My observations apply well beyond the work of Goldthorpe and Lockwood. The field of stratification theory and research is still dominated by men. It has been confined to the analysis of male experience and yet it has failed to notice that an important dimension of what is being observed is masculinity itself. In short, theories of social stratification have not observed the compound structure of social inequality. Lockwood rejects gender as a stratification variable because it lacks the autonomous capability of producing social protest which can disturb prevailing social arrangements. He implies that class possesses such autonomy. I will take issue with this assumption. The social force of class is not a pure and single-stranded material phenomenon but a blended compound which, in its heyday, depended for theoretical propulsion on normative as much as material constituents. As a backdrop to the development of these arguments, the article will begin with a summary of the influence of gender on the shape of the political landscape of post-war Britain.

The last three general elections in Britain have been won by the party of capital led by a woman. Thatcherism, a movement rooted in an unashamed glorification of the bourgeois values of individualism and self-sufficiency, has attracted a sizeable proportion of the skilled working class vote. Prior to 1987 there was a highly significant discrepancy between overall distribution of men’s and women’s votes between the parties. Thus between 1950 and 1983 there was no election in which women voted in larger numbers for Labour than for its rivals. Labour’s successes between those dates stemmed from its ability to attract the votes of a majority of males. Put another way, had Labour succeeded in attracting women’s votes as successfully as it attracted male votes then it would have been Gaitskell not Macmillan who would have presided over postwar ‘affluence’, and it would have been Callaghan and not Thatcher who would have profited from the legacy of North Sea oil. In the 1987 election the ‘gender gap’ appears to close if we look only at the overall distribution of votes, but significant differentials remain if the figures are broken down by age, according to the Sunday Times of 14 June 1987. Thus while 42 per cent of young men aged 18–24 voted Conservative only 31 per cent of young women did so; on the other hand while 42 per cent of men aged 35–54 voted Conservative, 47 per cent of women of this age group did so, the 5 per cent gap being the more significant because of the large size of this cohort.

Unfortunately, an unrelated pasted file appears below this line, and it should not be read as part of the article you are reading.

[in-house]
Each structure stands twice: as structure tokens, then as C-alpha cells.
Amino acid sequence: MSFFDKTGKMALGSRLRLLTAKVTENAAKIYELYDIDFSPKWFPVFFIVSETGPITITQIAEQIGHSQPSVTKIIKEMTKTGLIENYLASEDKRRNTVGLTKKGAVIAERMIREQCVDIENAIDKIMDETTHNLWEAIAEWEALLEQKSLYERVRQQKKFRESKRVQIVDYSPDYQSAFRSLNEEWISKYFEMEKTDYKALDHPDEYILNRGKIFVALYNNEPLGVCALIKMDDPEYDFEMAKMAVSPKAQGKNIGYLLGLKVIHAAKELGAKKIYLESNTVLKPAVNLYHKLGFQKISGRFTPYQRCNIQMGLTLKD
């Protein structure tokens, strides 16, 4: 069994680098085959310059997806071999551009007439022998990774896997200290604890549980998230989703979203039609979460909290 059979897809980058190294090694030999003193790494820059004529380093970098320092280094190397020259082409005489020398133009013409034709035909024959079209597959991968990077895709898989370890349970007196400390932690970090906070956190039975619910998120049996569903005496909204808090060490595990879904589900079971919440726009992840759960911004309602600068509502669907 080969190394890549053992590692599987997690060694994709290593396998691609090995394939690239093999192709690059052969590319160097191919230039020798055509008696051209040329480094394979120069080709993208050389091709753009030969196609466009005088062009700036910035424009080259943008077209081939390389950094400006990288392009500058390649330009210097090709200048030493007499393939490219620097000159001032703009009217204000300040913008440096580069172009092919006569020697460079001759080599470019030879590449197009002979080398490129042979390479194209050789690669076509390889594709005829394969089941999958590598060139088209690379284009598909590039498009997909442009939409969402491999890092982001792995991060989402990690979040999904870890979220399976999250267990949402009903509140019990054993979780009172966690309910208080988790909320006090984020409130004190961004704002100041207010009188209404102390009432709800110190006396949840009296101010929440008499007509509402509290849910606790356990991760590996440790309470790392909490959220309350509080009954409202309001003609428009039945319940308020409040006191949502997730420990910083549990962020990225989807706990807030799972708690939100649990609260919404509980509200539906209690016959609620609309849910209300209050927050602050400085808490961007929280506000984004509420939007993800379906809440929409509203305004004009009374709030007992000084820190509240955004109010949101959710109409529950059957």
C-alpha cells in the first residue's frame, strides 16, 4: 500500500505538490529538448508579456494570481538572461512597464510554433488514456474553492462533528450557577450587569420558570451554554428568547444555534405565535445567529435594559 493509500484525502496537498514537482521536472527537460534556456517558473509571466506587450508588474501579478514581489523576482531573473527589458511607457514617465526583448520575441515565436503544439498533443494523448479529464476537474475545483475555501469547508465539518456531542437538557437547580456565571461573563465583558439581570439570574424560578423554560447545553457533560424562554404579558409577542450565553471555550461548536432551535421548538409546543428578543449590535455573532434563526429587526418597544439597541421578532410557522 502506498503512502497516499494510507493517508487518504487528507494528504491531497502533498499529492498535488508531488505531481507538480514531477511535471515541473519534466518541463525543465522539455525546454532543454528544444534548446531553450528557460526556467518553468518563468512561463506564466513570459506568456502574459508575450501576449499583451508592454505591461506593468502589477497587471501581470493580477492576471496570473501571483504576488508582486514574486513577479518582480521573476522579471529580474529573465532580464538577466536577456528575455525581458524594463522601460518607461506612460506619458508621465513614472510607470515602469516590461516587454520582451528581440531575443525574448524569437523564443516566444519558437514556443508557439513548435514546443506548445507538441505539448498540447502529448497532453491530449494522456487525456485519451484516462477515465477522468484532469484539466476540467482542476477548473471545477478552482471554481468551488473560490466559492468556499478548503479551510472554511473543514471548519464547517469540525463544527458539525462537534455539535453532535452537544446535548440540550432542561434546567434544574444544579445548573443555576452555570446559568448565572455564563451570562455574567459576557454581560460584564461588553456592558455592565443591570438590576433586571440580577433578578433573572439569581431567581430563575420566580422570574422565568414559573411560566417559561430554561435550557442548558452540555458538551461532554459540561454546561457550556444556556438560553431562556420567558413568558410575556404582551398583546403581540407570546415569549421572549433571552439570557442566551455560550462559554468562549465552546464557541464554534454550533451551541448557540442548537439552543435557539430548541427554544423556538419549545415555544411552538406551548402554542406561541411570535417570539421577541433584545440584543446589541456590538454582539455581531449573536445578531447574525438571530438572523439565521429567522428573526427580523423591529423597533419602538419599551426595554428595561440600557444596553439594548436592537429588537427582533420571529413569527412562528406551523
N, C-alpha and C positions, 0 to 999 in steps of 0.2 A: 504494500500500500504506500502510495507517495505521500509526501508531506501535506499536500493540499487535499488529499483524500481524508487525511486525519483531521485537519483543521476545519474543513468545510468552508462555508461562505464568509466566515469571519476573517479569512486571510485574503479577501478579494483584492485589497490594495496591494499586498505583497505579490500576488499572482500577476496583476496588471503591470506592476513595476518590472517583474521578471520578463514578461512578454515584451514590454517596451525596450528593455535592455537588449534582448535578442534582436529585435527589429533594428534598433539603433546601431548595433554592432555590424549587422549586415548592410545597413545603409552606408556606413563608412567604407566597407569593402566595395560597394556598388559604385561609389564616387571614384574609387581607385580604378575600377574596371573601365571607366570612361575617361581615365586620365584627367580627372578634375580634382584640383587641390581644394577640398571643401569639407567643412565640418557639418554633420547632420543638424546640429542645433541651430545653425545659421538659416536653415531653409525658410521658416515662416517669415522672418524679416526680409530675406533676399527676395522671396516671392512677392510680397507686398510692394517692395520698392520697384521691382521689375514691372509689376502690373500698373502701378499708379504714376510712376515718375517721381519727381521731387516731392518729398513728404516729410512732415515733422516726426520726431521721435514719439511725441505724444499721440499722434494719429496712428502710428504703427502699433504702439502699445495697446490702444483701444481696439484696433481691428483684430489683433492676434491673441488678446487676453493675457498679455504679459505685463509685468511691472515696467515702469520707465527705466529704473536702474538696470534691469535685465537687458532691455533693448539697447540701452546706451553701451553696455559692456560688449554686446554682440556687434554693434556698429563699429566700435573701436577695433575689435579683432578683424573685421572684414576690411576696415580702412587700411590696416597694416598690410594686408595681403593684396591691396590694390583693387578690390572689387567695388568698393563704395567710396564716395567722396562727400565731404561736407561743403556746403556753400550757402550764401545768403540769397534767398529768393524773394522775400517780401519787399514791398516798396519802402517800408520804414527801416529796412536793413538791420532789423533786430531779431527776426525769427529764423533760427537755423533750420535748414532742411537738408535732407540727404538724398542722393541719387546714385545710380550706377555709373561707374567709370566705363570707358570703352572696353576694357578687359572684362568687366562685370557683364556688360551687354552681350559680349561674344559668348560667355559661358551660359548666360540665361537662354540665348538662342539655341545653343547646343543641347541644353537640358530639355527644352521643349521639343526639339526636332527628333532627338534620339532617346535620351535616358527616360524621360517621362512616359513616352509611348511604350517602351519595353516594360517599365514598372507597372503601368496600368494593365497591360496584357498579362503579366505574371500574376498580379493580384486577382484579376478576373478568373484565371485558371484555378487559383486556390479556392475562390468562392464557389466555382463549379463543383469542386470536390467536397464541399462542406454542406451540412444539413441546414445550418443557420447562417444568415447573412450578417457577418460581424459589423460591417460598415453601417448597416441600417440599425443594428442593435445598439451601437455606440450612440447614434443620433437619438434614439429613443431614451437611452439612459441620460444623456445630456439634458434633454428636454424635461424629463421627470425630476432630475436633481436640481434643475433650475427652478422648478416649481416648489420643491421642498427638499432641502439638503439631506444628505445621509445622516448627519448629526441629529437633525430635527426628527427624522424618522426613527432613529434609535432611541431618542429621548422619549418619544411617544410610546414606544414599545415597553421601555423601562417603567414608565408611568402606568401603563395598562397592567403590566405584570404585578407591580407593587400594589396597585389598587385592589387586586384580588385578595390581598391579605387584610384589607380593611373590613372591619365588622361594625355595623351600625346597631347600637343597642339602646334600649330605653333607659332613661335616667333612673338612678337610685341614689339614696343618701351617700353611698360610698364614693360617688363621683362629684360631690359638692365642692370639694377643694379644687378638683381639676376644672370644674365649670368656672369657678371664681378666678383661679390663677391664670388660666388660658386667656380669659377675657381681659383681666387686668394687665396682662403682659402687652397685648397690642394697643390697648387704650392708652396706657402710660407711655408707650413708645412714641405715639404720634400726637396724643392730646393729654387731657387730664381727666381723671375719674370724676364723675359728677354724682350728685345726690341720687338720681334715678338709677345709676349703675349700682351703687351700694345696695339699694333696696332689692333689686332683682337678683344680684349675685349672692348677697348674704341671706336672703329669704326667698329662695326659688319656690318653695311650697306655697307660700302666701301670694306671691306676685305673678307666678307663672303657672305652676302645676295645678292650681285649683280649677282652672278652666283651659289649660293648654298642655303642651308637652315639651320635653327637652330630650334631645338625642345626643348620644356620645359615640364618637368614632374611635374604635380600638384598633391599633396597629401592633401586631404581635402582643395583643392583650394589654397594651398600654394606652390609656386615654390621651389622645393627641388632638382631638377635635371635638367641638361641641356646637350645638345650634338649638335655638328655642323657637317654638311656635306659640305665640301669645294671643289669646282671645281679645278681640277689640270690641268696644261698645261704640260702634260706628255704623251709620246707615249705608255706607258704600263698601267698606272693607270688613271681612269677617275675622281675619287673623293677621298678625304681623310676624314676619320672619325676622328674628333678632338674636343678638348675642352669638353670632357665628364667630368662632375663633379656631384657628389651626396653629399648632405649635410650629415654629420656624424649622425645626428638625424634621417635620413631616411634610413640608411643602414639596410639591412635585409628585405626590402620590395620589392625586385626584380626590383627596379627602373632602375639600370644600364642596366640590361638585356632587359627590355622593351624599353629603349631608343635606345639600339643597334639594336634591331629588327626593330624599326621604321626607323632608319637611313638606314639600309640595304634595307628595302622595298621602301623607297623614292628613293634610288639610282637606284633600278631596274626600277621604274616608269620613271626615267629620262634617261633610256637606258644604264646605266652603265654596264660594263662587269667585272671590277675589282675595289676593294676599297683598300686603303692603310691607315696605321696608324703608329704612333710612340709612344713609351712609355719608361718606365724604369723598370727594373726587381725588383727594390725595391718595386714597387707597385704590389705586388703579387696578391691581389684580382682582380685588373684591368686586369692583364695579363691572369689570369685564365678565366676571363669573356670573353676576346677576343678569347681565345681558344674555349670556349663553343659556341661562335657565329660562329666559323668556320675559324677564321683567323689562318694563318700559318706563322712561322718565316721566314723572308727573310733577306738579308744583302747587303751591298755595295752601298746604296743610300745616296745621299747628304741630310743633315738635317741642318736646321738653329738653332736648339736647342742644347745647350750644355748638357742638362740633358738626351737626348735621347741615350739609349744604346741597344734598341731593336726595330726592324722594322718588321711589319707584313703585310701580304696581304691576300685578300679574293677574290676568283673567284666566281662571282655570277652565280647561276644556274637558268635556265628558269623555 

Given the electoral power of women it is quite surprising that political scientists have paid so little attention to women’s political inclinations and motivations. Psephological texts typically note the rightist voting tendencies of women, but then lose interest in pursuing the matter further. The political animal, as Lipset put it, is a man, and most surveyors of the political scene have restricted their interest to the voting intentions of the autonomous male without inquiring into his possible role as an agent of political socialization within the family. Consequently we have no systematic evidence on differences in voting behaviour between husbands and wives and no records of patterns of conjugal deviance for post-war elections.

The part played by women in assuring the continuity of Conservative rule between 1951 and 1964 was the backdrop to the Luton study, yet Goldthorpe and Lockwood did not bother to inquire into past or future voting intentions, even just for the record, when they interviewed the wives of their male informants. Sections 7 and 8 of the Luton questionnaire, entitled ‘Politics’ and ‘Class’ respectively, come immediately after one on child socialization and before that which deals with savings and expenditure. While husband and wife are both designated as appropriate informants for these data, only the husband is listed as the person to answer questions about politics and class. Why did Goldthorpe and Lockwood deny their female informants the opportunity to express their political feelings and ideas? Was it an oversight, an example of sloppy questionnaire design? This seems unlikely, given the preceding and succeeding sets of questions. Rather, it would have required an explicit instruction to the interviewer—which in turn implies some deliberation on the part of the principal investigators. The most plausible explanation is simply that Goldthorpe and Lockwood never conceived that it was necessary to gather data on female voting preferences. In their perspective the roots of class consciousness and action were buried in the public sphere of economic production, and though they conceptualized a domiciliary role for men—the male informant is referred to as ‘husband’—they clearly did not even begin to think about the implications of this title for political ideology and action. Given the evidence of table 1, and the significance that Goldthorpe and Lockwood assign to ‘processes of privatization’ in their conclusions, this was an extraordinary omission. Whether a more egalitarian-minded Britain (e.g. minus public schools and the House of Lords) might have emerged had Labour held onto power for the first two post-war decades is a matter of conjecture. What seems clear is that it was through women rather than men that the Conservative Party was handed the reins of governmental power and given a crucial opportunity to shape the development of the welfare state.